The following include excerpts of two article published in the Daily Breeze on 8/4/08 by Stephanie Walton, Staff writer:
Palos Verdes Fault
A Southern California Earthquake Data Center map of fault lines in the Los Angeles region shows two faults - one with two branches - that run through or near the South Bay.
The two faults running through the South Bay are the Palos Verdes and the Newport-Inglewood faults.
The Palos Verdes Fault Zone, which traverses the southern portion of the South Bay, has two branches - the Cabrillo Fault and the Redondo Canyon Fault - which join the main fault at different points along its route.
The SCEDC map shows the Redondo Canyon Fault joining the Palos Verdes Fault offshore and extending west into Santa Monica Bay.
The map shows the Cabrillo Fault joining the Palos Verdes Fault offshore, just outside San Pedro Bay, and continuing northwest through San Pedro and into the communities of the Palos Verdes Peninsula.
The SCEDC Web
site notes that the roughly 50-mile-long fault line continues southward, offshore, as the Palos Verdes-Coronado Bank Fault Zone.
The exact land route of the Palos Verdes Fault has been erased by years of paved streets, housing developments and land modifications, said Tom Henyey, director of the Southern California Earthquake Center at USC.
"It's unfortunate we don't know the location more precisely," he aid. "Man has pretty well wiped out the evidence."
The fault line that extends into the Pacific Ocean makes shore somewhere near the southwest point of the Redondo Beach-Torrance border, curves around the base of the Palos Verdes Peninsula roughly midway between Pacific Coast Highway and the Peninsula. It continues this southerly course until it eventually runs into the Los Angeles Harbor, Henyey said.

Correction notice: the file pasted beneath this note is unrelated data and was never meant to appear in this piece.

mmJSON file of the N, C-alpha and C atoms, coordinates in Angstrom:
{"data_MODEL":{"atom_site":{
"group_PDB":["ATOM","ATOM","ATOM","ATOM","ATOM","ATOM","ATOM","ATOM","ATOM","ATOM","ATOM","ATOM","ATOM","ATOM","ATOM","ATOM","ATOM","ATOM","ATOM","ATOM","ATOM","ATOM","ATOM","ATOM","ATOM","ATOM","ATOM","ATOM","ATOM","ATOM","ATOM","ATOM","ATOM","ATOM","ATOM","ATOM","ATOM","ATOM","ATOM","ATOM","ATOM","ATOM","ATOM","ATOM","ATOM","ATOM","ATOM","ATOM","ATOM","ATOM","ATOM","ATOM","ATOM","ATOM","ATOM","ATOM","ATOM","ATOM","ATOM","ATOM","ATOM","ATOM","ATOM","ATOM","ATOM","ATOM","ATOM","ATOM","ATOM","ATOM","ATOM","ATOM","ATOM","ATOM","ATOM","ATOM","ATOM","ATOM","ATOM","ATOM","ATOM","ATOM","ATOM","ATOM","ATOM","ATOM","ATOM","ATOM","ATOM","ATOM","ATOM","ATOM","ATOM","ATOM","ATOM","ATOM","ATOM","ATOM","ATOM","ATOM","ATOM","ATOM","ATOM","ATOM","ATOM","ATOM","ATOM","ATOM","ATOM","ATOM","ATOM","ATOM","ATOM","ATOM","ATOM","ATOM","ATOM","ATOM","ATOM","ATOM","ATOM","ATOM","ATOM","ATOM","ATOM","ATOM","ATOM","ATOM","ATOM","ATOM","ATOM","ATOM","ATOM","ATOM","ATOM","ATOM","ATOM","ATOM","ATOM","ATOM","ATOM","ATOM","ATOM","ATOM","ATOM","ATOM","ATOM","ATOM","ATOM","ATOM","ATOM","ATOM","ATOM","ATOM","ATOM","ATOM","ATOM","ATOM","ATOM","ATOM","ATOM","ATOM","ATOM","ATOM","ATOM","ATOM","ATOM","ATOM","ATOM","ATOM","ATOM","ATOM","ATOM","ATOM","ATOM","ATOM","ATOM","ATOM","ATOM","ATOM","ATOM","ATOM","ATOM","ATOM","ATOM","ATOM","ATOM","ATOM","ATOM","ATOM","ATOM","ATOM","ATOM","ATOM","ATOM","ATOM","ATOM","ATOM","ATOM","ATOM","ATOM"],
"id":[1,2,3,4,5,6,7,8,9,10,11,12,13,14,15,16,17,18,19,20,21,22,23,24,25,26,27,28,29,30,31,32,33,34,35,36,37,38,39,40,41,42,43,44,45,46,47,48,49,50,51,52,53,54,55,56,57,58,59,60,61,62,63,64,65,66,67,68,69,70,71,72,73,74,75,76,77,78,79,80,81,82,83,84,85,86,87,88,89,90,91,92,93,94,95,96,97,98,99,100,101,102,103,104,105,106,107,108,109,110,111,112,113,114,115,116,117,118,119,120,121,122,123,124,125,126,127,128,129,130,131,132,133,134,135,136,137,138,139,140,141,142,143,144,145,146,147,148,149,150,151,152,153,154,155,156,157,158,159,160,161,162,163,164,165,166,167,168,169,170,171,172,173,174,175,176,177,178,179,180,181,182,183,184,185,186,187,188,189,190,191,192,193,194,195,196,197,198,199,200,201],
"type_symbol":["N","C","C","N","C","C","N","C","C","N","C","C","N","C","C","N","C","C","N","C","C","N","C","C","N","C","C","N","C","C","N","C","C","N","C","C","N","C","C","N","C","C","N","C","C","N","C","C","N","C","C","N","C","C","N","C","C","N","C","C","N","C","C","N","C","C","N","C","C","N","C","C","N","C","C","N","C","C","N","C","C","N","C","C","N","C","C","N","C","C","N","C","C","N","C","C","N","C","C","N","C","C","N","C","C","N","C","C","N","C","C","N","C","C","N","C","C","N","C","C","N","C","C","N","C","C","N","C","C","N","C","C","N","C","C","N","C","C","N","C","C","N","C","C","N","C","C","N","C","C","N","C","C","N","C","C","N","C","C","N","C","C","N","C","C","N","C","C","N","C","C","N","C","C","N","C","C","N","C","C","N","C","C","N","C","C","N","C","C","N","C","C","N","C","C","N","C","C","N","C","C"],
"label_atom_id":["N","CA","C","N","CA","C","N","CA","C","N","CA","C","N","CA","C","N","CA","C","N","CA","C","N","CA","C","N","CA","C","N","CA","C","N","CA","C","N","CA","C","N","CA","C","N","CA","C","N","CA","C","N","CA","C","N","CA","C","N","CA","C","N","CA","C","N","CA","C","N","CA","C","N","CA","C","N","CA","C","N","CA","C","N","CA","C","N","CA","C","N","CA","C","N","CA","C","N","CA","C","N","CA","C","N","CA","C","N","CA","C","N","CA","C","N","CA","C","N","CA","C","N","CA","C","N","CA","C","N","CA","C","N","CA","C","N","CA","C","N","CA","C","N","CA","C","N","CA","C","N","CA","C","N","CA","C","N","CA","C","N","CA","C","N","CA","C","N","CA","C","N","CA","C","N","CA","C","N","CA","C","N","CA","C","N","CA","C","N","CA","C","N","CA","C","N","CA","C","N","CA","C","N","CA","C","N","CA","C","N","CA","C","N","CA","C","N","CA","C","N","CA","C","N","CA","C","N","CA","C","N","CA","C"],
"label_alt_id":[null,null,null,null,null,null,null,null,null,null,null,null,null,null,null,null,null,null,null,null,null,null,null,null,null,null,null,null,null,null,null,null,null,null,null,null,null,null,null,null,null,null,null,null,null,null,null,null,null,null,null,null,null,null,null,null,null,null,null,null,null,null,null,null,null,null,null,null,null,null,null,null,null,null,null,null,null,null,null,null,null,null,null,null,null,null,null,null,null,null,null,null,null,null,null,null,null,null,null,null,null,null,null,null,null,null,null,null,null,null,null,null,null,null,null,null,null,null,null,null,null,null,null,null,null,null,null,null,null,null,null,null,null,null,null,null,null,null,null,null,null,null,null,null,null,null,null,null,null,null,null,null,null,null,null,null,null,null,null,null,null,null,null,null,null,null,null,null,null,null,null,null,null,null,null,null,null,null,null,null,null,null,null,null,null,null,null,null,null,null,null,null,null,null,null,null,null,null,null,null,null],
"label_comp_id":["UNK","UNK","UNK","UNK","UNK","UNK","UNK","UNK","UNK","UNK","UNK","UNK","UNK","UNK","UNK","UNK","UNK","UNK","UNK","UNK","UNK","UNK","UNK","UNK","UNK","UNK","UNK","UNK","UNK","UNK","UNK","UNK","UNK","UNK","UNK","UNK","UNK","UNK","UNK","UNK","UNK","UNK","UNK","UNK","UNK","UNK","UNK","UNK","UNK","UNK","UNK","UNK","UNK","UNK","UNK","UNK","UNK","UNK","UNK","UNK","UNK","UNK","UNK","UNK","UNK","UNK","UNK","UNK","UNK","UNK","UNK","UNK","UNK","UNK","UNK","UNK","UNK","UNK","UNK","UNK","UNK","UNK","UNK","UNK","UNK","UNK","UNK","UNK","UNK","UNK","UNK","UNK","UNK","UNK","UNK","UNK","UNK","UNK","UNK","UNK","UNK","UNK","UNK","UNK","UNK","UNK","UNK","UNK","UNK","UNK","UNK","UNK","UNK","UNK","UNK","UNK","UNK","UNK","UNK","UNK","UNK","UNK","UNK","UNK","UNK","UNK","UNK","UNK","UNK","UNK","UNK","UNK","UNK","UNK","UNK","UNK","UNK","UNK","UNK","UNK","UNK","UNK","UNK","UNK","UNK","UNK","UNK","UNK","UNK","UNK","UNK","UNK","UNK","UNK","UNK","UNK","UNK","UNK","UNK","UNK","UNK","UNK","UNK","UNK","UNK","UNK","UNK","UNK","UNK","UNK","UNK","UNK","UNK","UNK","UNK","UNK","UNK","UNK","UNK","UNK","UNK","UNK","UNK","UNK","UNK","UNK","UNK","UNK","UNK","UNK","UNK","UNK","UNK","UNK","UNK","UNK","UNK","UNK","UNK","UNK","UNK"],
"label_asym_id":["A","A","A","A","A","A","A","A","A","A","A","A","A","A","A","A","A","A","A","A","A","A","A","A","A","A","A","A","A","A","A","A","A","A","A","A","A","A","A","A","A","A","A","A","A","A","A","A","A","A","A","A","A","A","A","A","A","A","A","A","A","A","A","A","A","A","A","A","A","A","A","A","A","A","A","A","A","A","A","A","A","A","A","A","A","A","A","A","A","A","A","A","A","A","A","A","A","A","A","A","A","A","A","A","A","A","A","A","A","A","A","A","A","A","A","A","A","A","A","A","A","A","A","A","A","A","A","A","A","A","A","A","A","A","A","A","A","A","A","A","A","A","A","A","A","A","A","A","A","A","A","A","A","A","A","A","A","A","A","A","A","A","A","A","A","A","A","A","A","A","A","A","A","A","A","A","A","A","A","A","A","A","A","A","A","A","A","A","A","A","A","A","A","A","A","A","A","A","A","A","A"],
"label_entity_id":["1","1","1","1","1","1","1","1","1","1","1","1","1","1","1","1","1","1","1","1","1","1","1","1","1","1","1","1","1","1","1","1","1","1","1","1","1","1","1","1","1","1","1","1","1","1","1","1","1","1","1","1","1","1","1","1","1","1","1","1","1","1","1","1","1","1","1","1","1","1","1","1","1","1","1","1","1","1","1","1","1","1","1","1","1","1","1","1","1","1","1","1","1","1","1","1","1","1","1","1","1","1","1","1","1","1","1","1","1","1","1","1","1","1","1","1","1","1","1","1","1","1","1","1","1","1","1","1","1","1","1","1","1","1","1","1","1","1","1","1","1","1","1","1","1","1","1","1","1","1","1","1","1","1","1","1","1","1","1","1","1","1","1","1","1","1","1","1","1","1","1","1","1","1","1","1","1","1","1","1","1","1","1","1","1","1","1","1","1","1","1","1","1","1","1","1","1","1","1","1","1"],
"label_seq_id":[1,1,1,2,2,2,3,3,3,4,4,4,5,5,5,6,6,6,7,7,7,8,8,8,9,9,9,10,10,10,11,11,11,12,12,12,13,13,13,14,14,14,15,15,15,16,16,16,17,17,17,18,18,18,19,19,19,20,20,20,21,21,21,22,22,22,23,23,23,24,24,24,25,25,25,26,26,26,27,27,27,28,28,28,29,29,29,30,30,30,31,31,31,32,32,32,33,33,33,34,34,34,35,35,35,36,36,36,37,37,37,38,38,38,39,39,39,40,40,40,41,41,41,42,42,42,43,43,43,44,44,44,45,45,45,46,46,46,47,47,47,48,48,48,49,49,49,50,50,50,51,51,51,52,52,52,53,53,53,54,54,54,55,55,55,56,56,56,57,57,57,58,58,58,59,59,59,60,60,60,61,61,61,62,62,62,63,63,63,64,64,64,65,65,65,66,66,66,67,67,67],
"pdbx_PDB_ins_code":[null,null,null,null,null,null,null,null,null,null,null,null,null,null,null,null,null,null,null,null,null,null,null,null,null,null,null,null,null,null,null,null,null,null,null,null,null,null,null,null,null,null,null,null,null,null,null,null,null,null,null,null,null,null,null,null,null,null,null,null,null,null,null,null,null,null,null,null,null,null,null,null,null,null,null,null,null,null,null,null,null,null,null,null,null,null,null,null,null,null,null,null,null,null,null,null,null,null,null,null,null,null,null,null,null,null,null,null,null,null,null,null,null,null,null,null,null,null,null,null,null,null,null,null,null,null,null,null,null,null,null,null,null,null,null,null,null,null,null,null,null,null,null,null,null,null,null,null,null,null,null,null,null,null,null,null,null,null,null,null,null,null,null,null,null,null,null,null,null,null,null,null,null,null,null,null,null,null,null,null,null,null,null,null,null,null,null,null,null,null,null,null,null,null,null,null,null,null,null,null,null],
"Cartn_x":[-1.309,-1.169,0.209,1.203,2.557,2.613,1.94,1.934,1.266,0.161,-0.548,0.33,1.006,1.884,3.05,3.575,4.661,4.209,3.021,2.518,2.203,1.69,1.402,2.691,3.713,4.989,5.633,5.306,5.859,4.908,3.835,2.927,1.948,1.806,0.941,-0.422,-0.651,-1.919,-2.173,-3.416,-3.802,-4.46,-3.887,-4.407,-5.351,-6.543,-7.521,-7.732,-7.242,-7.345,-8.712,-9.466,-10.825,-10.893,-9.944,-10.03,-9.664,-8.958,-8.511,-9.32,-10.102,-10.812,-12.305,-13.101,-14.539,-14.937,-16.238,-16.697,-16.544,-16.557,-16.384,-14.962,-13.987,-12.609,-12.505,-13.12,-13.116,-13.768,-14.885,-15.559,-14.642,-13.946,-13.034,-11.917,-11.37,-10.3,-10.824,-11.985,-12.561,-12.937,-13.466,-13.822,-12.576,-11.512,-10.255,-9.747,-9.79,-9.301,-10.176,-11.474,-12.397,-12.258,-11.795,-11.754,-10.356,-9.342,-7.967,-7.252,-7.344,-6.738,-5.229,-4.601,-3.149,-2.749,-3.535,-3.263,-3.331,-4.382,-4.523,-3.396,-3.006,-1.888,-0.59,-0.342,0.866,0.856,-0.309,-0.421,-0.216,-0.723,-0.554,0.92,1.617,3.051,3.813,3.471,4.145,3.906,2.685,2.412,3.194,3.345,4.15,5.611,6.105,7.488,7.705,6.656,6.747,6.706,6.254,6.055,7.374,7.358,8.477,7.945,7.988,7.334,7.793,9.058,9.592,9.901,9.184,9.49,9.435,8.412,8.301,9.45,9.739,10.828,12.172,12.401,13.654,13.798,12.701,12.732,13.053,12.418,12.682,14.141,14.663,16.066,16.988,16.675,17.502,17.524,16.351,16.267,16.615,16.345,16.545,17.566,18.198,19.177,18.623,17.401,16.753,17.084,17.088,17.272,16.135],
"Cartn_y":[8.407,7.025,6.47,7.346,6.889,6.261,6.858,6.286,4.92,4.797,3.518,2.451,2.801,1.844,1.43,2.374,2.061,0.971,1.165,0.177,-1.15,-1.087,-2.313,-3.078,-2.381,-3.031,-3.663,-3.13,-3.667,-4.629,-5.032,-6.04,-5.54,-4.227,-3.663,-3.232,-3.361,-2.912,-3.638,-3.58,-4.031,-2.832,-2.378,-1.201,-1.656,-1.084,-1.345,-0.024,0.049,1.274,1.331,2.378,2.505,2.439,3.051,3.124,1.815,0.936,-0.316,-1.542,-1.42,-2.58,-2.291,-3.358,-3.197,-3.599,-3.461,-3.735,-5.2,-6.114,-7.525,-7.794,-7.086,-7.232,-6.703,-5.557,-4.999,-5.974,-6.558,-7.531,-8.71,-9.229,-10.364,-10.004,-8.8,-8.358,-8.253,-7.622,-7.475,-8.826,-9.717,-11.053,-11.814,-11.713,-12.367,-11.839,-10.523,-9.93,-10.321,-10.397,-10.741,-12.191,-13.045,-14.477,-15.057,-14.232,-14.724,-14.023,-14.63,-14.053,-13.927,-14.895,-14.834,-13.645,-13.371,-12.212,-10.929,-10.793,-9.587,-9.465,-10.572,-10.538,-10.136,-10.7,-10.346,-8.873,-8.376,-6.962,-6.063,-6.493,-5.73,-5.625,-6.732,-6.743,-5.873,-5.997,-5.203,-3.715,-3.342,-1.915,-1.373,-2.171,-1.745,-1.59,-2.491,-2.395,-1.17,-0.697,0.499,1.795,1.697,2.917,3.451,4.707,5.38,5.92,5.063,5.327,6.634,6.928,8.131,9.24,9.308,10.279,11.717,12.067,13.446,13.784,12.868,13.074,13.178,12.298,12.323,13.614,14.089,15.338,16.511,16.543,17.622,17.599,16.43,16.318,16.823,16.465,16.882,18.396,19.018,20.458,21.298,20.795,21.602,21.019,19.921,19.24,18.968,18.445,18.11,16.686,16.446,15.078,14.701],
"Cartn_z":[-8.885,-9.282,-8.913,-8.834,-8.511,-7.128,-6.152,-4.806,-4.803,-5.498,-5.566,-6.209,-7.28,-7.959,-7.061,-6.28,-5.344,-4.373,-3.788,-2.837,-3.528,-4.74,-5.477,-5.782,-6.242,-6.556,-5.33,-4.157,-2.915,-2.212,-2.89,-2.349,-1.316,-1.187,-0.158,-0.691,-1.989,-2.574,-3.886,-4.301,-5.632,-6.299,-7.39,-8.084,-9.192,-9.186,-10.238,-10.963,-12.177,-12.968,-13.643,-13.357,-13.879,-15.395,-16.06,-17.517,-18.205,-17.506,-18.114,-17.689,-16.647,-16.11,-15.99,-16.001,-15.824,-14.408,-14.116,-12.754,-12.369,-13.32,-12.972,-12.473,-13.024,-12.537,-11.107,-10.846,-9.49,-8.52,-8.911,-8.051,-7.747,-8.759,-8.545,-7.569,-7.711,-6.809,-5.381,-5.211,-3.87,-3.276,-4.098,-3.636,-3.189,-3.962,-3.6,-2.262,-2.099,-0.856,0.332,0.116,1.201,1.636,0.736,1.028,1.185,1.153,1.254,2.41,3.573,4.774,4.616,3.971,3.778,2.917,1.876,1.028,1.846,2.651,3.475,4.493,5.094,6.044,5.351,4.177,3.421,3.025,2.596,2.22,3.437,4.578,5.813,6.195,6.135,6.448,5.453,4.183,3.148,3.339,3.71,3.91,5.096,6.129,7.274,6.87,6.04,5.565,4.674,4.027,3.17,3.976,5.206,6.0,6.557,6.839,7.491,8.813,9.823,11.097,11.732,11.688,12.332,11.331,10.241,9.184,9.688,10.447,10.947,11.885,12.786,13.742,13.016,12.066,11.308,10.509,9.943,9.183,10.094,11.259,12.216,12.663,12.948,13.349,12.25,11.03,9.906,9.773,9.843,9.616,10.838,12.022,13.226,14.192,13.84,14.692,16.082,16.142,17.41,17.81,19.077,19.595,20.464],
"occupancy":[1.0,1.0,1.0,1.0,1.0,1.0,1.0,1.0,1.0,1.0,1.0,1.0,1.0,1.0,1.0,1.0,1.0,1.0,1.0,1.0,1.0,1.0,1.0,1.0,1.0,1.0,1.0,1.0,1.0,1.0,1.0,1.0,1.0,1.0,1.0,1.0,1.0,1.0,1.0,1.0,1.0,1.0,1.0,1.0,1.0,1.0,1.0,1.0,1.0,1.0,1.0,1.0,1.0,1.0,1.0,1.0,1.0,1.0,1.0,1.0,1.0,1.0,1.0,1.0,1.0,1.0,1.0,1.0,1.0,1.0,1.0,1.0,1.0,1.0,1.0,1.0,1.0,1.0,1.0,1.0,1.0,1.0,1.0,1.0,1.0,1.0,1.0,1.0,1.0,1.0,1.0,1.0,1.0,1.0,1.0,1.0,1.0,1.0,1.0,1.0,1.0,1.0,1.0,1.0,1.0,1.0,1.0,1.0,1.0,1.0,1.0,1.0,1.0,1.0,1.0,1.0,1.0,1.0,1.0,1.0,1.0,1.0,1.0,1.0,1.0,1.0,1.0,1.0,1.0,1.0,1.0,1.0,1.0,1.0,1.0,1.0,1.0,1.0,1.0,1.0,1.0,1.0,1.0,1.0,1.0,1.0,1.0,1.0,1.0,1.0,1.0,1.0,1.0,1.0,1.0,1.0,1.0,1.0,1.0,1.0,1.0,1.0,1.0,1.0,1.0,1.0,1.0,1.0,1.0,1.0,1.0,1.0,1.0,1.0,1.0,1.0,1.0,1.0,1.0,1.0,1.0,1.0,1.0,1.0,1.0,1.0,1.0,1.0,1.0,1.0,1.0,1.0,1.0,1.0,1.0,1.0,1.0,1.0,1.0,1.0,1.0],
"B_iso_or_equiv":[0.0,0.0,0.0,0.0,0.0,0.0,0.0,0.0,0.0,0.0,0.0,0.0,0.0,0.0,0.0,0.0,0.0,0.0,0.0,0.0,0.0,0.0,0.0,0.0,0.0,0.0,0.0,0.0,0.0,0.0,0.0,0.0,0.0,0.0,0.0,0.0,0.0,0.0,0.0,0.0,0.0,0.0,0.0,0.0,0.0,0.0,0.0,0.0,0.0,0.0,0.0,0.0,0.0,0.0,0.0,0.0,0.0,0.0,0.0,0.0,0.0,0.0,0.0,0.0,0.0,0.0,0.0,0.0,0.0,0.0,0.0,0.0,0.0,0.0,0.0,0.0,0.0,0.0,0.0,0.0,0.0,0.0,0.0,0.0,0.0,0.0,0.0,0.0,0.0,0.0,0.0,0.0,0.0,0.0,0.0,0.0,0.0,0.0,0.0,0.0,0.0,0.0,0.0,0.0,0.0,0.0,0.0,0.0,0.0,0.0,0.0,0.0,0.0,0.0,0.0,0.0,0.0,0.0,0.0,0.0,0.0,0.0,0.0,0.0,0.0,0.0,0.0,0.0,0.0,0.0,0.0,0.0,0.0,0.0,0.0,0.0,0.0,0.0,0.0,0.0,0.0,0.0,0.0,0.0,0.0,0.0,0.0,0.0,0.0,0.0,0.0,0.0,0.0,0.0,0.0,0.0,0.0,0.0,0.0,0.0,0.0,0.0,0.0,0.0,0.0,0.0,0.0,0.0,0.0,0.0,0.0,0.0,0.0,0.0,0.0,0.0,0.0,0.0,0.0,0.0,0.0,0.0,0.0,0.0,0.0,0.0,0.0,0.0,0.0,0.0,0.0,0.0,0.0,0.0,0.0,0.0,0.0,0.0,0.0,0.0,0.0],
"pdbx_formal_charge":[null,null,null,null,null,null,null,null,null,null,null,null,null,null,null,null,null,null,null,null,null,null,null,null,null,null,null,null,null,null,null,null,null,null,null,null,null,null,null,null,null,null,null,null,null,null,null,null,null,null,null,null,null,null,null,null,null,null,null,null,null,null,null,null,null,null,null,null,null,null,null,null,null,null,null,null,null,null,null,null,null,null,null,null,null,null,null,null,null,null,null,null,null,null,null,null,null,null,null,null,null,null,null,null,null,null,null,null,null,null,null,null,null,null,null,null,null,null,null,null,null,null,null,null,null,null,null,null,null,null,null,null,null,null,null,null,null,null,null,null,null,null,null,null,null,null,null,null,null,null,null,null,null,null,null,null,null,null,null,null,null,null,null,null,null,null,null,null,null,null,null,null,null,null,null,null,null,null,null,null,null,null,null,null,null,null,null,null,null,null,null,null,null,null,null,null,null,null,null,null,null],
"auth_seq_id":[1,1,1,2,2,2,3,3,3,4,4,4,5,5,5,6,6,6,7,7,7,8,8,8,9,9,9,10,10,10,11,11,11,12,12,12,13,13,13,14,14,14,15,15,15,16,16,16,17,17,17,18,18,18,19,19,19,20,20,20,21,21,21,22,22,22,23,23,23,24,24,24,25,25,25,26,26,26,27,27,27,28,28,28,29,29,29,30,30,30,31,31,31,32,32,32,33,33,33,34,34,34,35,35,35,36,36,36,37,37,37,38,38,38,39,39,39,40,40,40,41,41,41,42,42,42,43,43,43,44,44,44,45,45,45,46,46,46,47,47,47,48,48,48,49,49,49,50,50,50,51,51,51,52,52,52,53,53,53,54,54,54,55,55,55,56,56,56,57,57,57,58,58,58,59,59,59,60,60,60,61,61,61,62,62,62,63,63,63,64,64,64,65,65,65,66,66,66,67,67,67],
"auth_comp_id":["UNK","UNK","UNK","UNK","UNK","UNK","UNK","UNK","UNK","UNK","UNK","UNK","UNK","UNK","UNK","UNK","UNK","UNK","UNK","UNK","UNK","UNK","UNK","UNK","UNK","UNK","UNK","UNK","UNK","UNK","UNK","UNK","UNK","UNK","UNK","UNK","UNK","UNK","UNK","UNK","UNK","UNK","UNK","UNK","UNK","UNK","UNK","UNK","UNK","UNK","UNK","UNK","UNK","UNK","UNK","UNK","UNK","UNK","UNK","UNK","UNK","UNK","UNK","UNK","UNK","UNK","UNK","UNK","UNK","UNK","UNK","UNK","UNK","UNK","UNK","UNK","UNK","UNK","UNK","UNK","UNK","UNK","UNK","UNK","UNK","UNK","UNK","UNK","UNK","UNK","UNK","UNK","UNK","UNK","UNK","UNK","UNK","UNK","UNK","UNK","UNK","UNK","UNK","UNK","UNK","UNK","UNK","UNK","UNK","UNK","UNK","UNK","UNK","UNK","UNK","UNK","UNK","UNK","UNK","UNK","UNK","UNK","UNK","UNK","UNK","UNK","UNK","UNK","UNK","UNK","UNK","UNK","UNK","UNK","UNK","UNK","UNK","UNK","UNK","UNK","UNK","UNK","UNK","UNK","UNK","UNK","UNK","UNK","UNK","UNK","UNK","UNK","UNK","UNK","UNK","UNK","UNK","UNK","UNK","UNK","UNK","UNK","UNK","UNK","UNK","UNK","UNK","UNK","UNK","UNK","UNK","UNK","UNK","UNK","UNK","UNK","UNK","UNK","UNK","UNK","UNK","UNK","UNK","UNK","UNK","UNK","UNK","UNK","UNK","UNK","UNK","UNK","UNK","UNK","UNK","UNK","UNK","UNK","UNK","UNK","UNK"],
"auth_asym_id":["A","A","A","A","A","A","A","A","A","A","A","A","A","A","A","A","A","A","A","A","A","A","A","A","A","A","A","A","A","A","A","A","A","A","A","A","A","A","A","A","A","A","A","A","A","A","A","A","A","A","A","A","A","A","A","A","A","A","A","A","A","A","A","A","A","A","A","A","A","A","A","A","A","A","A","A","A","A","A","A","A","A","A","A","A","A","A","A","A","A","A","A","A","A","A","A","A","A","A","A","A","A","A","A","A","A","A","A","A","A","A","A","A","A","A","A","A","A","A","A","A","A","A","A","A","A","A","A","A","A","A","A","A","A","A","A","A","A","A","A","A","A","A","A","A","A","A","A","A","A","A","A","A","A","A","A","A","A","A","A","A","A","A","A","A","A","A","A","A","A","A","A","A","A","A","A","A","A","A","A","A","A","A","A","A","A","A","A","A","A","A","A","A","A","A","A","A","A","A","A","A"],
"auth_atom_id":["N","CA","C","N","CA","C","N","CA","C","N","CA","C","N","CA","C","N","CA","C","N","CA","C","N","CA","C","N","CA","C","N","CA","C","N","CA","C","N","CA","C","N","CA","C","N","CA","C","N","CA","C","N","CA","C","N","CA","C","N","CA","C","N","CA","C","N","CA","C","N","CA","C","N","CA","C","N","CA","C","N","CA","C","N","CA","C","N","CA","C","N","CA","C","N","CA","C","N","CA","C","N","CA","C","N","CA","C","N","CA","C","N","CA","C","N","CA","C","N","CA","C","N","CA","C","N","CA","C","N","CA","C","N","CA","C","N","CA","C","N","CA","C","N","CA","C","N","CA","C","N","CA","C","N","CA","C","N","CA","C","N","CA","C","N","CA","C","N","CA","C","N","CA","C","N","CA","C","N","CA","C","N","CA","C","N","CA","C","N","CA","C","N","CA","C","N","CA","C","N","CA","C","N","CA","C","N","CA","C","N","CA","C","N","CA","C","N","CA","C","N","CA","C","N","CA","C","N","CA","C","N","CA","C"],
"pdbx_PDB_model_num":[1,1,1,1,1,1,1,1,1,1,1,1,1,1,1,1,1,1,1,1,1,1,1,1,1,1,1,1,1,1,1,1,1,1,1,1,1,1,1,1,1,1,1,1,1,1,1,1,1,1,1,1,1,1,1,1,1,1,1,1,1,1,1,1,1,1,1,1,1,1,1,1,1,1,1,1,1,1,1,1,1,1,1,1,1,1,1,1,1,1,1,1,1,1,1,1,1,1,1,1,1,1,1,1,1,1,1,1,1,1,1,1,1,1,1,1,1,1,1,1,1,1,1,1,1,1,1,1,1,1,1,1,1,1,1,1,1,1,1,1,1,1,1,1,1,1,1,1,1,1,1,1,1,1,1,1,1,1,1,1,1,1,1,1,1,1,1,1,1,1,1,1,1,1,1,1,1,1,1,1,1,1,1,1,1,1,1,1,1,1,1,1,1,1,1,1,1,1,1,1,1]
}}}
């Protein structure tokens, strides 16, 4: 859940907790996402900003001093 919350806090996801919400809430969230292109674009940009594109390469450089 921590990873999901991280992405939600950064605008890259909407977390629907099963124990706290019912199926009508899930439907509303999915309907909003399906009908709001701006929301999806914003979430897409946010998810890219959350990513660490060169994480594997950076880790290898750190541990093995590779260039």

SCEC scientists have a better picture of the fault 's course in the harbor after mapping the strike-slip fault for the Port of Los Angeles's current expansion project. "We are pretty sure it runs under the Vincent Thomas Bridge," he said.
A map on the Broadband Seismic Data Collection Center Web site, eqinfo.ucsd.edu/tools (click on interactive map), shows the Newport-Inglewood Fault starting northwest of Kenneth Hahn State Recreation Area and heading southeast. The fault line runs through portions of Culver City, Baldwin Hills, Inglewood, Athens, Gardena, Harbor Gateway, Rosewood, Carson, Rancho Dominguez, Long Beach and Signal Hill before it traverses into Orange County. That earthquake fault travels from Newport Beach in a northwest line through Signal Hill, Dominguez Hills and Baldwin Hills before terminating somewhere in the vicinity of Beverly Hills, Henyey said.
The Newport-Inglewood Fault, the Web site says, "can easily be noted there by the existence of a chain of low hills extending from Culver City to Signal Hill.
The most recent major rupture on this fault line is the 1933 Long Beach earthquake, the Web site says.